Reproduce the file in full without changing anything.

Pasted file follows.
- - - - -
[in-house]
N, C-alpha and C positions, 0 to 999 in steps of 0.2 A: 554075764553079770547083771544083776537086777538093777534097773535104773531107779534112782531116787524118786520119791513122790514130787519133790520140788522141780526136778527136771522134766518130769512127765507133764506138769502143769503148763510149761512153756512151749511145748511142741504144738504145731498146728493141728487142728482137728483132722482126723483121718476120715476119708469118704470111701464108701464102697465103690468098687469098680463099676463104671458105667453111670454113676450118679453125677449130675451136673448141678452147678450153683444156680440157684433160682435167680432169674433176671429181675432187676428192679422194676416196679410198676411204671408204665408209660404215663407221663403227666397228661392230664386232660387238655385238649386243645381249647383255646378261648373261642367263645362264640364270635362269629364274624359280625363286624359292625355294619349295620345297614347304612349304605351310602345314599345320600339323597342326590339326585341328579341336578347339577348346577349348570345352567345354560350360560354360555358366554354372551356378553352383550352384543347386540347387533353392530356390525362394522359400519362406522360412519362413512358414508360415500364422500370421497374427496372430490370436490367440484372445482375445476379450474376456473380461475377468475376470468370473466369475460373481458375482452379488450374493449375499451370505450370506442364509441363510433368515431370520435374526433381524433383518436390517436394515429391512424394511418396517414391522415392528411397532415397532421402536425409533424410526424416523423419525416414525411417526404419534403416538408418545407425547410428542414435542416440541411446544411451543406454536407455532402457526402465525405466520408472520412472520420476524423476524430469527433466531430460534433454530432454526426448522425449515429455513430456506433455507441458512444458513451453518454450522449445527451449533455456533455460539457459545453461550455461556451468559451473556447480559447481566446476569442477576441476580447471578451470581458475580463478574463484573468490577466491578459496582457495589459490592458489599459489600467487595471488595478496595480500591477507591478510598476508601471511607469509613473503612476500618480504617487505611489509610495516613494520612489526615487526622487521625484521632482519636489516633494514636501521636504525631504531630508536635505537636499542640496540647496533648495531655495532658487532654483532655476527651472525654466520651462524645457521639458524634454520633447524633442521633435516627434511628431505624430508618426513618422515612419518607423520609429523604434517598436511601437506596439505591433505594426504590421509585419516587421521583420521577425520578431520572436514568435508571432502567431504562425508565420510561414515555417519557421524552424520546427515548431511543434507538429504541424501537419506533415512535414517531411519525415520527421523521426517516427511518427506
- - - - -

[in-house]
N, C-alpha and C positions, 0 to 999 in steps of 0.2 A: 554075764553079770547083771544083776537086777538093777534097773535104773531107779534112782531116787524118786520119791513122790514130787519133790520140788522141780526136778527136771522134766518130769512127765507133764506138769502143769503148763510149761512153756512151749511145748511142741504144738504145731498146728493141728487142728482137728483132722482126723483121718476120715476119708469118704470111701464108701464102697465103690468098687469098680463099676463104671458105667453111670454113676450118679453125677449130675451136673448141678452147678450153683444156680440157684433160682435167680432169674433176671429181675432187676428192679422194676416196679410198676411204671408204665408209660404215663407221663403227666397228661392230664386232660387238655385238649386243645381249647383255646378261648373261642367263645362264640364270635362269629364274624359280625363286624359292625355294619349295620345297614347304612349304605351310602345314599345320600339323597342326590339326585341328579341336578347339577348346577349348570345352567345354560350360560354360555358366554354372551356378553352383550352384543347386540347387533353392530356390525362394522359400519362406522360412519362413512358414508360415500364422500370421497374427496372430490370436490367440484372445482375445476379450474376456473380461475377468475376470468370473466369475460373481458375482452379488450374493449375499451370505450370506442364509441363510433368515431370520435374526433381524433383518436390517436394515429391512424394511418396517414391522415392528411397532415397532421402536425409533424410526424416523423419525416414525411417526404419534403416538408418545407425547410428542414435542416440541411446544411451543406454536407455532402457526402465525405466520408472520412472520420476524423476524430469527433466531430460534433454530432454526426448522425449515429455513430456506433455507441458512444458513451453518454450522449445527451449533455456533455460539457459545453461550455461556451468559451473556447480559447481566446476569442477576441476580447471578451470581458475580463478574463484573468490577466491578459496582457495589459490592458489599459489600467487595471488595478496595480500591477507591478510598476508601471511607469509613473503612476500618480504617487505611489509610495516613494520612489526615487526622487521625484521632482519636489516633494514636501521636504525631504531630508536635505537636499542640496540647496533648495531655495532658487532654483532655476527651472525654466520651462524645457521639458524634454520633447524633442521633435516627434511628431505624430508618426513618422515612419518607423520609429523604434517598436511601437506596439505591433505594426504590421509585419516587421521583420521577425520578431520572436514568435508571432502567431504562425508565420510561414515555417519557421524552424520546427515548431511543434507538429504541424501537419506533415512535414517531411519525415520527421523521426517516427511518427506